Plant Lecture Will Feature Stanford Professor on Creativity

Richard Zare
Richard Zare

Richard Zare, the Marguerite Blake Wilbur Professor in Natural Science at Stanford University, will deliver the James S. Plant Distinguished Scientist Lecture on Tuesday, Oct. 29, at 7:30 p.m., in the Chapel. The lecture is titled “Can You Teach Creativity?” and is free and open to the public.

In his lecture, Zare will examine whether creativity can be taught or fostered. Theories of creativity appear to focus on four P’s: Process, Product, Person and Place. There appear to be few common definitions of creativity, but general agreement seems to involve producing something that is both original and worthwhile. Much of the thinking done in formal education emphasizes analysis skills. But another kind of thinking exists, one that focuses on exploring ideas, generating possibilities and looking for wild connections. We seem to have no test for creativity but many tests for knowledge. Zare will consider the proposition that creativity is actually an attitude: a willingness to play, the ability to accept change and failure, a flexibility of outlook, the recognition of good but the desire to find better.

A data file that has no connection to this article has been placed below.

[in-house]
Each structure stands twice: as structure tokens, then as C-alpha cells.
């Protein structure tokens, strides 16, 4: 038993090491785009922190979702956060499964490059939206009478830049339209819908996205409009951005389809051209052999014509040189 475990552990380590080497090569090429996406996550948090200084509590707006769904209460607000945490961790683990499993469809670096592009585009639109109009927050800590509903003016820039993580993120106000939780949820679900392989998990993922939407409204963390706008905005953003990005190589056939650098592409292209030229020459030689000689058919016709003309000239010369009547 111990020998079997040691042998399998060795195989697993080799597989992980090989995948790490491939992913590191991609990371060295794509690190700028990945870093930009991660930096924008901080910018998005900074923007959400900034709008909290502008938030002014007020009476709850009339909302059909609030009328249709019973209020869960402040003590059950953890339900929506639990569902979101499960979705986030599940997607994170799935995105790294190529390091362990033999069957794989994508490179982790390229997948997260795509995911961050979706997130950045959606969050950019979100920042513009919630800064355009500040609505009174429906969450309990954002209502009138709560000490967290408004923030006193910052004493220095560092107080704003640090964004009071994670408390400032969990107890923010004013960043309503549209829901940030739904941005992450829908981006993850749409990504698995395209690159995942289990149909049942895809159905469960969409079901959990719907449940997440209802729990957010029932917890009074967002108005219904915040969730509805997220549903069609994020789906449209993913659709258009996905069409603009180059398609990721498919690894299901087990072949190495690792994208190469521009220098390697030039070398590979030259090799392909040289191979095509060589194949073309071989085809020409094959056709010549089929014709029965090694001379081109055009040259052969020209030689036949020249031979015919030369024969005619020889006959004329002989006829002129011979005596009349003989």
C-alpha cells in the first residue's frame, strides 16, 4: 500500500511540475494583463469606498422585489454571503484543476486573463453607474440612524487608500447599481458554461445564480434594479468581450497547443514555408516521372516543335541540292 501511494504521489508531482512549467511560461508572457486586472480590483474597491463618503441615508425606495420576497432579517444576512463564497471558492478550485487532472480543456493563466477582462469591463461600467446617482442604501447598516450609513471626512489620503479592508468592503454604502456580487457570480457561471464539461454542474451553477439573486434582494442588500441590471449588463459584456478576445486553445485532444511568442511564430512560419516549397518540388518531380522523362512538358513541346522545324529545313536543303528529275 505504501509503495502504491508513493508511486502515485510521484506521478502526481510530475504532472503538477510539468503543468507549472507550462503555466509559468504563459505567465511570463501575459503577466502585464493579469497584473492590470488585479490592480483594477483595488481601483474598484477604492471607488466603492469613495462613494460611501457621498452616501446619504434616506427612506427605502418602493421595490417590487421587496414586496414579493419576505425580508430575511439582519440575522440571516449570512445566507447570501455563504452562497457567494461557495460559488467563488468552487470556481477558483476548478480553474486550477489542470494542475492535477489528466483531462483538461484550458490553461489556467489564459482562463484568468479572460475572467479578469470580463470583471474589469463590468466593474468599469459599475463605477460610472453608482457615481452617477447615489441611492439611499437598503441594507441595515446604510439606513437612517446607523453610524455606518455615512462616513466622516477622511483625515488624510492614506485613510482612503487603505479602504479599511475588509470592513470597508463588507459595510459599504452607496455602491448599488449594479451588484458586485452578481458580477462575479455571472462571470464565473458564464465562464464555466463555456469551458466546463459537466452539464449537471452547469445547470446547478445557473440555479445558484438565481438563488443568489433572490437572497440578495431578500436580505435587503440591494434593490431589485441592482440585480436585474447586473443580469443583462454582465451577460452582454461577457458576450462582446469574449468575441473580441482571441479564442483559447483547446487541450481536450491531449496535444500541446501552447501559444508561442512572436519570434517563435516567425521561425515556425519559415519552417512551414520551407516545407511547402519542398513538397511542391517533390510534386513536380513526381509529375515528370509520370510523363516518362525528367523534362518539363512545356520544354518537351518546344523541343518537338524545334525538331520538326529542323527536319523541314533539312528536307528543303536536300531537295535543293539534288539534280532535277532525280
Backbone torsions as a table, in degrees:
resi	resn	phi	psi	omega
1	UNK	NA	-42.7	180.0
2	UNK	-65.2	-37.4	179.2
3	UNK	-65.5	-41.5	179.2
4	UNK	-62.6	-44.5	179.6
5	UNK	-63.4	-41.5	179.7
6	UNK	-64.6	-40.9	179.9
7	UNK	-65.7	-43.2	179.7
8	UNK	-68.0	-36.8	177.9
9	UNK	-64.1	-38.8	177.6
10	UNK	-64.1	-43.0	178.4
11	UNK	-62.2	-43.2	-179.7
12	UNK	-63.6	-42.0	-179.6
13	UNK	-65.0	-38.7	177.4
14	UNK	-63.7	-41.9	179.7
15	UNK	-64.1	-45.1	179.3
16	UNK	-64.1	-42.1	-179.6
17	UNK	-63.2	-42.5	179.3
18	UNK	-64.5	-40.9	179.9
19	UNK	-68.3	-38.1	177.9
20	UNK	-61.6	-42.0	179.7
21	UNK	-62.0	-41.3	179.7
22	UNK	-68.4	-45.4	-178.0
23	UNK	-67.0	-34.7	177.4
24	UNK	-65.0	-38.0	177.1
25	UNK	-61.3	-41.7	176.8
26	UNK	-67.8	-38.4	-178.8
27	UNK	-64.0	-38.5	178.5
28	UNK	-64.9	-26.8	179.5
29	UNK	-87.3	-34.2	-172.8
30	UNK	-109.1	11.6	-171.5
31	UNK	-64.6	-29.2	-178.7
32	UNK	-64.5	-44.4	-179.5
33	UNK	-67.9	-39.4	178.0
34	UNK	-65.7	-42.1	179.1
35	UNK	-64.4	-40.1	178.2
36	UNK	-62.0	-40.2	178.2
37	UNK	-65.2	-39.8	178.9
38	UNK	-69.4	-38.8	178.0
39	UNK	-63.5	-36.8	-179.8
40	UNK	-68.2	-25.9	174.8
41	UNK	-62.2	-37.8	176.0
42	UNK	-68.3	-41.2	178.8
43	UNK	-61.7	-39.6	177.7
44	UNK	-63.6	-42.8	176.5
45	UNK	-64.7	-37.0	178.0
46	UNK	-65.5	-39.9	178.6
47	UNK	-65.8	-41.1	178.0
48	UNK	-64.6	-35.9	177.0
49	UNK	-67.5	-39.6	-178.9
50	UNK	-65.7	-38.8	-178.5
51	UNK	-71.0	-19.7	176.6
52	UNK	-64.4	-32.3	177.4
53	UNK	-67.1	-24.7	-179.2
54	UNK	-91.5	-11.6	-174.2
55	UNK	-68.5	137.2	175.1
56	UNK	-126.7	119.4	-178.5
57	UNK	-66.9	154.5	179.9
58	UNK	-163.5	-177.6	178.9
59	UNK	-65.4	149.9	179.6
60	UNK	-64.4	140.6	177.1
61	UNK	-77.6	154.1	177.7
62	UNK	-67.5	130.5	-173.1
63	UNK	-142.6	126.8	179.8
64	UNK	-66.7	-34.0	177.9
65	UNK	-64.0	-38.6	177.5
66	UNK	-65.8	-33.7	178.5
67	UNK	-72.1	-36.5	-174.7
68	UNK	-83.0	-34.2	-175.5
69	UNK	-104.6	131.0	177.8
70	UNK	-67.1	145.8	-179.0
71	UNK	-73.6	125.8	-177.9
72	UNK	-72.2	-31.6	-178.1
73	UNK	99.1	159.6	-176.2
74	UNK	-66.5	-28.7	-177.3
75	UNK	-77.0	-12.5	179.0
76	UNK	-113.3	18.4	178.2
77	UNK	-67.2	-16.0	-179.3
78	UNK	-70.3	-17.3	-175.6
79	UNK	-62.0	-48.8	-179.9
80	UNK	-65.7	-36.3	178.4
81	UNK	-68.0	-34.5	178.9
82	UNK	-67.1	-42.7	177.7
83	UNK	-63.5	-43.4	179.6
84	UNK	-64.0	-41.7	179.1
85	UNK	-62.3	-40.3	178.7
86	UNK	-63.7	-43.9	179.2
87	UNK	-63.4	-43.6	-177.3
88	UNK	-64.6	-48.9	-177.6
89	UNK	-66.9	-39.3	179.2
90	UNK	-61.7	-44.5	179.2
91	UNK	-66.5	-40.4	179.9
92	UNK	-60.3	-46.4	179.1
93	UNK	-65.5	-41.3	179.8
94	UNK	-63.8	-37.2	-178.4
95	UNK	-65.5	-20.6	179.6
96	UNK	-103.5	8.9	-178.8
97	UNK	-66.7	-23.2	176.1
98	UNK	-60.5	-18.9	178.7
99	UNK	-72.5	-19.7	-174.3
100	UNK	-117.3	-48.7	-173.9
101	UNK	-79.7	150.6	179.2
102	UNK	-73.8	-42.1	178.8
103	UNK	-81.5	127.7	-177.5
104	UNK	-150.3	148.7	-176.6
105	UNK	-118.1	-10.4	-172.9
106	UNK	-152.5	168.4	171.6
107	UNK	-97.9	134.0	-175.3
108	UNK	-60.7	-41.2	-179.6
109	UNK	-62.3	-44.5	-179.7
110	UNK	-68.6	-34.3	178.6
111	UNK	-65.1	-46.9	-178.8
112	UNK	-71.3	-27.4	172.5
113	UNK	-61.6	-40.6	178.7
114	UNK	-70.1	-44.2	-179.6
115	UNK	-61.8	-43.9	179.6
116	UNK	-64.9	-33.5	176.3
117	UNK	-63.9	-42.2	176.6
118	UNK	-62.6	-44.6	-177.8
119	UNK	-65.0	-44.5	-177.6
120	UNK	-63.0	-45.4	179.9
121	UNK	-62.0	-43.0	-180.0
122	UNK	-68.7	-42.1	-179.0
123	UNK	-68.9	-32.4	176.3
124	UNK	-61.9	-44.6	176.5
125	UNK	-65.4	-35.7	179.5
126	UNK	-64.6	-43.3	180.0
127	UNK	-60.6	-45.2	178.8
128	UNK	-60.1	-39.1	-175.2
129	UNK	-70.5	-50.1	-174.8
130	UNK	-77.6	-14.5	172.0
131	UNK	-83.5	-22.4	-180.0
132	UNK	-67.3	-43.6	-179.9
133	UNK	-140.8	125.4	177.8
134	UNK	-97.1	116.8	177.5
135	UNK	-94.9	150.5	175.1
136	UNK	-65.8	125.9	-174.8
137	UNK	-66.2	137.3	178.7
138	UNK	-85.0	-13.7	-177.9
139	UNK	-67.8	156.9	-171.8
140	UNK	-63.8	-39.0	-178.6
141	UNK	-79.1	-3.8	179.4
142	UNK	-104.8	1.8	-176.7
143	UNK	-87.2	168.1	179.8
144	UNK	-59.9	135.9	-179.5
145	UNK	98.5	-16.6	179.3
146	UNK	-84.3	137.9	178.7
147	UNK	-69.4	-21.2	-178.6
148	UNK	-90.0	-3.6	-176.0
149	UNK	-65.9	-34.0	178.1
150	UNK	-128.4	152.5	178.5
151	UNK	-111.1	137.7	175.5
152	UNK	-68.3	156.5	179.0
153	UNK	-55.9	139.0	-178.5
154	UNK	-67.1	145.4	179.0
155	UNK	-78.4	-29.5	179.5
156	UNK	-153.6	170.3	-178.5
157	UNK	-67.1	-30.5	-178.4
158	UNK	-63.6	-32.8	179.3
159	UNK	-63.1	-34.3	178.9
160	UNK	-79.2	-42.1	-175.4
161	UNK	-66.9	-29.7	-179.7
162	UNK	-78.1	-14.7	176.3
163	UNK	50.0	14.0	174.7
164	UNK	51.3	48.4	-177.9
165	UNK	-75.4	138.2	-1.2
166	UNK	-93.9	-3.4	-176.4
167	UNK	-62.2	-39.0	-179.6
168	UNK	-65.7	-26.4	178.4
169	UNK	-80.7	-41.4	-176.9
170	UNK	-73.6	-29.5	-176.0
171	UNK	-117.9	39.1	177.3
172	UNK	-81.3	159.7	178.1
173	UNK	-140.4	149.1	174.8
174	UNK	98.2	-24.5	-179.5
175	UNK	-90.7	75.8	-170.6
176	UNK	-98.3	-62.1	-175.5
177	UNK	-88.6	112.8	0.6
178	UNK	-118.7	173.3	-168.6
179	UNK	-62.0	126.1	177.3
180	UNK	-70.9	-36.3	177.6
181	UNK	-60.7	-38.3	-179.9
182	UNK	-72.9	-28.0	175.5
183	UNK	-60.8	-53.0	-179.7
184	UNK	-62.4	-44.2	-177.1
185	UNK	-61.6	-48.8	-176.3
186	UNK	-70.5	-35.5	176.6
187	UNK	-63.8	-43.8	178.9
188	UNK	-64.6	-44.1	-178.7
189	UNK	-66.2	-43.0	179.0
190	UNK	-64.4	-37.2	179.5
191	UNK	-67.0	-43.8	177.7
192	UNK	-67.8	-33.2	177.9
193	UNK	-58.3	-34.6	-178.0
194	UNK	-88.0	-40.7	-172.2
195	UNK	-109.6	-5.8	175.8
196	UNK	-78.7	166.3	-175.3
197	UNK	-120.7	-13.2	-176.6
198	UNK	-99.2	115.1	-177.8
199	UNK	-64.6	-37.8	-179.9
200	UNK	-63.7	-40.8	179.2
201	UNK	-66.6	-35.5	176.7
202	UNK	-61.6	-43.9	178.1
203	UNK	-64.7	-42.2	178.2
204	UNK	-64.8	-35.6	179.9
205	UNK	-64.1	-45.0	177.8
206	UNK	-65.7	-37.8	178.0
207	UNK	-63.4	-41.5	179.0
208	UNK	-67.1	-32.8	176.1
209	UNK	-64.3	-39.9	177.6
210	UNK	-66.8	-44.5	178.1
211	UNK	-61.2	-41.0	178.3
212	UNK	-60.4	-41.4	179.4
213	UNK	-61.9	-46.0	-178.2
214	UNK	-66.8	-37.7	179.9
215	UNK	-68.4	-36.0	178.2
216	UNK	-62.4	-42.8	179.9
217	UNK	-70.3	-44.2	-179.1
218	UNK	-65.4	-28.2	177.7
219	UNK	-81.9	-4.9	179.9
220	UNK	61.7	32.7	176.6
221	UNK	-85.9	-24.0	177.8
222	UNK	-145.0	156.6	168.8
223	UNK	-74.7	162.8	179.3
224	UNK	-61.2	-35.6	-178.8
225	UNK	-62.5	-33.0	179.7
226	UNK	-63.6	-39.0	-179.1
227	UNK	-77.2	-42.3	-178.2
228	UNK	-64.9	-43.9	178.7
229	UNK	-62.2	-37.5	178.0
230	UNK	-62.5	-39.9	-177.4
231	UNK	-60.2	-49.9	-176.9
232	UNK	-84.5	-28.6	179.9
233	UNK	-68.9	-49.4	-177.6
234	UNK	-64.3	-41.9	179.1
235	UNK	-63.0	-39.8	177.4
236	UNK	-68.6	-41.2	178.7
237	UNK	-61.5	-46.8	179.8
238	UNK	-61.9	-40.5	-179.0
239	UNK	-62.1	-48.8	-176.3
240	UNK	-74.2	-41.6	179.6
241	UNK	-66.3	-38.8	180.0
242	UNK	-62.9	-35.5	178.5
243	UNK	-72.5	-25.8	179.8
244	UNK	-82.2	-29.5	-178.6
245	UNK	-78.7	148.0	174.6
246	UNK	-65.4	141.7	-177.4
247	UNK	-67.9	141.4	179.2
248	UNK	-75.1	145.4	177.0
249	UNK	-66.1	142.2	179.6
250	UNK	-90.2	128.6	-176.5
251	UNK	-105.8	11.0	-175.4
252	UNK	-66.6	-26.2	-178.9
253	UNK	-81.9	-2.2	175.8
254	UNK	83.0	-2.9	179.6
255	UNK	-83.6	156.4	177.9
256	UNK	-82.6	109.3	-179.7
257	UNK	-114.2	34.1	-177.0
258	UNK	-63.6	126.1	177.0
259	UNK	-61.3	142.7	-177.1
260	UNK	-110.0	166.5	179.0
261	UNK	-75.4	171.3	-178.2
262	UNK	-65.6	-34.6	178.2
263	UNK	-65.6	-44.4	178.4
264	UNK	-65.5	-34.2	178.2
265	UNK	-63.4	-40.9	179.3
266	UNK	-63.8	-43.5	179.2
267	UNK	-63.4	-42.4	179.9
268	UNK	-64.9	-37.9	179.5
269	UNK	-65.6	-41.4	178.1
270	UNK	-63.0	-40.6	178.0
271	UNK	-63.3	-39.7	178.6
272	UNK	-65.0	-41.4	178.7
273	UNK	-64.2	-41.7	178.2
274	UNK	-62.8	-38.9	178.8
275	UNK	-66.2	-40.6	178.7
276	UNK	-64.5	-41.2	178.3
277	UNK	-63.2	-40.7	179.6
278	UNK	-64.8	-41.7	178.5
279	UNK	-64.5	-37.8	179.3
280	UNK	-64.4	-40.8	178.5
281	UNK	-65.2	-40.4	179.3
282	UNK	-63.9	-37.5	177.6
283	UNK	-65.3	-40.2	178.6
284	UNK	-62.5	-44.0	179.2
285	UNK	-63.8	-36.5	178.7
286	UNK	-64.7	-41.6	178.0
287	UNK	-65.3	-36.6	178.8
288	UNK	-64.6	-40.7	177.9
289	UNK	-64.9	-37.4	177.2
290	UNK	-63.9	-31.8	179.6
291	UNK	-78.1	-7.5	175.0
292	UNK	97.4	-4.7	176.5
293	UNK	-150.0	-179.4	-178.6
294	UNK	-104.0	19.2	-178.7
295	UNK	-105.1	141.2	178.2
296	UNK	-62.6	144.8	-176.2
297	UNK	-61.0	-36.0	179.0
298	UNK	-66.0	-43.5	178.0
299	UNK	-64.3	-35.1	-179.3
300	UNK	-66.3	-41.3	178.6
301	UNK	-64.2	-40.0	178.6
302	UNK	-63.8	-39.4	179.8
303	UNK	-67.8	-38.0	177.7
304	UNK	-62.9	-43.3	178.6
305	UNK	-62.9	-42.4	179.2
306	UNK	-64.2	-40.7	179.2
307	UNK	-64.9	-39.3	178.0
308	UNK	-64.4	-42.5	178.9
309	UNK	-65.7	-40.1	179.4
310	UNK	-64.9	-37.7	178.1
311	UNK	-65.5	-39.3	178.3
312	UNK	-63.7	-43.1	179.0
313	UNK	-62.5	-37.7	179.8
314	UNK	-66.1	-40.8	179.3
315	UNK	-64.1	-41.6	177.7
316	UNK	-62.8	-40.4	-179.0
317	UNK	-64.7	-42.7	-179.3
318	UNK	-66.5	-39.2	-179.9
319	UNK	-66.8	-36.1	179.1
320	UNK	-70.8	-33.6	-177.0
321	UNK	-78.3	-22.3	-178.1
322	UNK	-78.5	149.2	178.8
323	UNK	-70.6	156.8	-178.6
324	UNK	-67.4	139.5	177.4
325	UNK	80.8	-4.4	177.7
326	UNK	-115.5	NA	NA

Zare is renowned for his research in the area of laser chemistry, resulting in a greater understanding of chemical reactions at the molecular level. By experimental and theoretical studies he has made seminal contributions to our knowledge of molecular collision processes and contributed very significantly to solving a variety of problems in chemical analysis. His development of laser induced fluorescence as a method for studying reaction dynamics has been widely adopted in other laboratories.

Zare earned his Ph.D. in chemical physics from Harvard University in 1964.  He joined the staff of Stanford University in 1977, where he became chair of the department of chemistry in 2005.  In 2006 he was named a Howard Hughes Medical Institute Professor. He has won numerous awards in his career, most recently the Torbern Bergman Medal (2012), and the International Science and Technology Cooperation Award of the People's Republic of China (2012).

The James S. Plant Distinguished Scientist Lecture series was established in 1987 through a bequest from Dr. Plant, class of 1912 and an eminent child psychiatrist, to bring to the campus outstanding scientists as guest lecturers.

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